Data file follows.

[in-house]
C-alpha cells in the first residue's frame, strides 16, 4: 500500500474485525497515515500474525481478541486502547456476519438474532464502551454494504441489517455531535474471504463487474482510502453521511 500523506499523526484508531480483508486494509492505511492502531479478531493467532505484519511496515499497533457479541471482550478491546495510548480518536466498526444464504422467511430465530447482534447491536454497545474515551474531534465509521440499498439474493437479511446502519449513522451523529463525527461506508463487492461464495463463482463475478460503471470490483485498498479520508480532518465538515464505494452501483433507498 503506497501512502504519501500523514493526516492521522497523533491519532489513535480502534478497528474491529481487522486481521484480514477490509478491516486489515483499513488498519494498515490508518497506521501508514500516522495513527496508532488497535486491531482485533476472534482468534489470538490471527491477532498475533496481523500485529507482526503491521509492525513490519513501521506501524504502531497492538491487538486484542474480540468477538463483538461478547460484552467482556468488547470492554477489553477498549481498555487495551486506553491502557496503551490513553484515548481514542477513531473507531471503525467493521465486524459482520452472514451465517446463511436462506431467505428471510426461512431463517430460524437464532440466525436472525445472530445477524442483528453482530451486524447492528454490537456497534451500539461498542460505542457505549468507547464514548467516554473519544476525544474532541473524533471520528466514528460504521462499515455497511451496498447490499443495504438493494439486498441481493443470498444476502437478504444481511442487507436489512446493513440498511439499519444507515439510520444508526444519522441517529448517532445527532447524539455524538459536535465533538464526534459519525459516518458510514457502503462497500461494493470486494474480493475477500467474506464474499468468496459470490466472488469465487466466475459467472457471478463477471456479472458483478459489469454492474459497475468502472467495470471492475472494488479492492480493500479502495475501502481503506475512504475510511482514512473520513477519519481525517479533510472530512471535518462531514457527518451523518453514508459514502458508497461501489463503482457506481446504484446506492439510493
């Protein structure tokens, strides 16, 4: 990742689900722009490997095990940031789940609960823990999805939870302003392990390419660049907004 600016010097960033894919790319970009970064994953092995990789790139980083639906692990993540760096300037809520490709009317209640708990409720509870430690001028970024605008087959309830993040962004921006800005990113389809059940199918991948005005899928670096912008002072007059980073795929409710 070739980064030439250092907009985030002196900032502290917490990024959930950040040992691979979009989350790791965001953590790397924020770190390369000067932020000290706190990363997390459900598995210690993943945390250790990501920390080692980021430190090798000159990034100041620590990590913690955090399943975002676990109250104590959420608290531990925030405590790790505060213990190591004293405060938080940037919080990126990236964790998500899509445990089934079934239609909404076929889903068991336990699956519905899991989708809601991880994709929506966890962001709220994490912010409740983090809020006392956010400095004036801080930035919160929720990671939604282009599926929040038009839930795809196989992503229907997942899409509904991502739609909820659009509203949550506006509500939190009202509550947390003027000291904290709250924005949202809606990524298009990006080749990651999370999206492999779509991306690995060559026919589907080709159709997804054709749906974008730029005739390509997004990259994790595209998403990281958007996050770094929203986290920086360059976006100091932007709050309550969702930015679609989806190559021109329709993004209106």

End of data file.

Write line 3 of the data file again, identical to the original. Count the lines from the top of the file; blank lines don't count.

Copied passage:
């Protein structure tokens, strides 16, 4: 990742689900722009490997095990940031789940609960823990999805939870302003392990390419660049907004 600016010097960033894919790319970009970064994953092995990789790139980083639906692990993540760096300037809520490709009317209640708990409720509870430690001028970024605008087959309830993040962004921006800005990113389809059940199918991948005005899928670096912008002072007059980073795929409710 070739980064030439250092907009985030002196900032502290917490990024959930950040040992691979979009989350790791965001953590790397924020770190390369000067932020000290706190990363997390459900598995210690993943945390250790990501920390080692980021430190090798000159990034100041620590990590913690955090399943975002676990109250104590959420608290531990925030405590790790505060213990190591004293405060938080940037919080990126990236964790998500899509445990089934079934239609909404076929889903068991336990699956519905899991989708809601991880994709929506966890962001709220994490912010409740983090809020006392956010400095004036801080930035919160929720990671939604282009599926929040038009839930795809196989992503229907997942899409509904991502739609909820659009509203949550506006509500939190009202509550947390003027000291904290709250924005949202809606990524298009990006080749990651999370999206492999779509991306690995060559026919589907080709159709997804054709749906974008730029005739390509997004990259994790595209998403990281958007996050770094929203986290920086360059976006100091932007709050309550969702930015679609989806190559021109329709993004209106």